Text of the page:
Drying dogs is a skill every groomer needs to perfect. While the technique may vary from one coat type to the next, developing a drying routine will ensure you don’t miss anything and improve your time grooming. 

With that in mind, it is important that every groomer understands the proper steps to dry and prepare a coat for the finish groom. Below, I’ll share tips on taming different coat types using techniques designed for healthy, regularly groomed dogs. 

Of course, step one is making sure you have the right equipment, so every groomer should be sure to have a high-velocity dryer and a “fluff” dryer. I use a free-standing dryer or a human handheld dryer with a device that holds it for fluff drying, as I am a firm believer in needing two free hands to finish drying correctly. 

I find it easier to dry, de-shed and detangle clean hair under the dryer, so I go directly to the tub with regularly scheduled clients. After the bath, I always place a towel on the table, as well as keeping one in my spare hand to catch the water blown out of the coat. Also, I put a Happy Hoodie on the dog to protect its ears, as well as using ear protection for myself.  PB

 

Short/Medium-Haired Dogs (e.g., Pugs & Golden Retrievers)

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Step 1: Start with a high-velocity dryer at the rear of the dog, so it can get used to the sensation and noise. Holding the nozzle close to the skin to blast water and loose hair out, work your way up towards the front of the dog. 

After using the high-velocity dryer to get the coat as dry as possible, I have the luxury of putting the dog into a cage dryer with no heating element. However, this does not render the dog finished. 

Step 2: I put the dog up on the table and, even if I think it is dry, I use the fluff dryer to methodically go through the coat completely. 

Step 3: I use a variety of brushes and tools, depending on which works best to remove all the dead hair.

 

Natural Backs & Hand-Stripped Coats

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Step 1: Using the high-velocity dryer close to the skin, I move the nozzle from side to side while slowing working towards the head. This helps “set” the coat to stay flat.

Step 2: I run a brush through the coat to make sure it is all lying flat and in the correct direction. You can invest in drying jackets, but I find a towel and some large pins can work just as well. This will keep the coat flat while you dry the dog’s furnishings. 

 

Long-Haired Dogs (e.g., Maltese & Bearded Collies)

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Step 1: Using a high-velocity dryer on dogs with long hair takes some practice. If you aren’t paying close attention to what the air is doing with the hair, or if you’re moving the nozzle around too fast, whip mats will occur and result in more work. I like to direct the high-velocity dryer toward the feet of dogs with this type of coat. I keep the dryer on the low setting and hold it away from the hair to get some of the wetness out of the rest of the coat.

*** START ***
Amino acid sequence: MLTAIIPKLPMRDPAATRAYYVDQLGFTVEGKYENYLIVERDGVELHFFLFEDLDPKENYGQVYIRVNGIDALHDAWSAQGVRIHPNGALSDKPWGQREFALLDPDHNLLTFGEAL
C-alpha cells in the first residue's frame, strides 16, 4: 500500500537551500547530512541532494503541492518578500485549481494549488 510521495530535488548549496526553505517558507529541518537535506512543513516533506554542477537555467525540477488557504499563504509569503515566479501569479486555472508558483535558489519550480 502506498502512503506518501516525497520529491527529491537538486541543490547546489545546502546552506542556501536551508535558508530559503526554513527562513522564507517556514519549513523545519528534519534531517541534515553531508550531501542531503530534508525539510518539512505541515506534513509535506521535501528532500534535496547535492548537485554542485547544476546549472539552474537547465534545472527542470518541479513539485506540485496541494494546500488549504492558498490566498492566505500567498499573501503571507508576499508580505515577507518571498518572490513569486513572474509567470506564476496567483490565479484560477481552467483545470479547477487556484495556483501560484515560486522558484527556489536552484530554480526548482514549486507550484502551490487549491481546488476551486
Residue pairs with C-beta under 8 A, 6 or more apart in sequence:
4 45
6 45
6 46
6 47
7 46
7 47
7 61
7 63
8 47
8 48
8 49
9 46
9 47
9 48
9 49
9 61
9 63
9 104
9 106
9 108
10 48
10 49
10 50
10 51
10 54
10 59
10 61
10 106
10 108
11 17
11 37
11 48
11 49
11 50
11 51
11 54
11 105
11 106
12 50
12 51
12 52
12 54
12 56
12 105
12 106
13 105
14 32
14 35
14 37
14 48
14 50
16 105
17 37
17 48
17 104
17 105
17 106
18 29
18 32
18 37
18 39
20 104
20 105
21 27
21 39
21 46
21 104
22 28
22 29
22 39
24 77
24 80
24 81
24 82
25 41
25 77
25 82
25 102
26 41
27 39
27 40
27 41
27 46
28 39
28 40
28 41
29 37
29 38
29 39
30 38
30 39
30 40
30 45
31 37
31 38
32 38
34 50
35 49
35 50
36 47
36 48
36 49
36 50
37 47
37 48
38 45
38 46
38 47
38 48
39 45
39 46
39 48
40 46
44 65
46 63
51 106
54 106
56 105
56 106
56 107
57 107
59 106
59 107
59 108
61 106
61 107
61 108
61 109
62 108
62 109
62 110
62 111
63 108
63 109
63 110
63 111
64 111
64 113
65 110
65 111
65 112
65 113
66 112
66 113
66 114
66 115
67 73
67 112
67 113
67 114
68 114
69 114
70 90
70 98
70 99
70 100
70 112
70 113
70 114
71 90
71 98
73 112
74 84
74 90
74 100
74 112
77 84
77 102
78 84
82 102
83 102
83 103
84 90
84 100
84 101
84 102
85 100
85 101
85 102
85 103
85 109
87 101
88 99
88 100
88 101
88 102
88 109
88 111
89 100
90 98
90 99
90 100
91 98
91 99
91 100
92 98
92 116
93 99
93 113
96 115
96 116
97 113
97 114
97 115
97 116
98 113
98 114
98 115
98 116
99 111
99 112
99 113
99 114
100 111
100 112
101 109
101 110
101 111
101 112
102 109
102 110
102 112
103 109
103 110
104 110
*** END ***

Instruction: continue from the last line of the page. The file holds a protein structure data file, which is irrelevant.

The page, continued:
Step 2: Using my fluff dryer and brush, I start at the left rear foot and move up the leg. I also dry the inside of the right rear leg. The dryer separates the hair, showing any tangles. Always brush where the air is directed at the dog. The brush separates the hairs, allowing air to reach the base of the coat. Move up one side, turn the dog and repeat the same steps on this side. I dry the head last.

Step 3: Finally, check through the coat completely with a comb to ensure everything is dry and tangle free.

 

Curly Cats (e.g., Poodles & Bichons)

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Step 1: I use the high-velocity dryer with the nozzle close to the skin to get the coat 99 percent dry. I never cage dry curly coated dogs unless that is the desired look. It is very hard to uncurl a dried coat.

Step 2: Stretch drying or fluff drying gets the coat as straight as possible, thus allowing for a plush look after scissoring or clipping. Getting the natural curl or wave out of the coat is done with the fluff dryer using warm air and brush. The heat will set the hair, keeping it straight. 

I follow the same routine of moving around the dog. Remember to only apply air to the area you are brushing. I follow my routine of starting at the left rear leg and drying the inside of the right leg, working my way forward and doing the same to the front legs. Turn the dog to the other side and repeat the routine, drying the head last.

Step 3: Check with a comb.

 

Professional groomer Anne Francis, CMG, is a grooming competitor, speaker and Andis educator. She works at The Village Groomer in Walpole, Mass. Is there a breed or cut that you’d like to see featured in the Grooming Table? Send your suggestions to mkalaygian@petbusiness.com.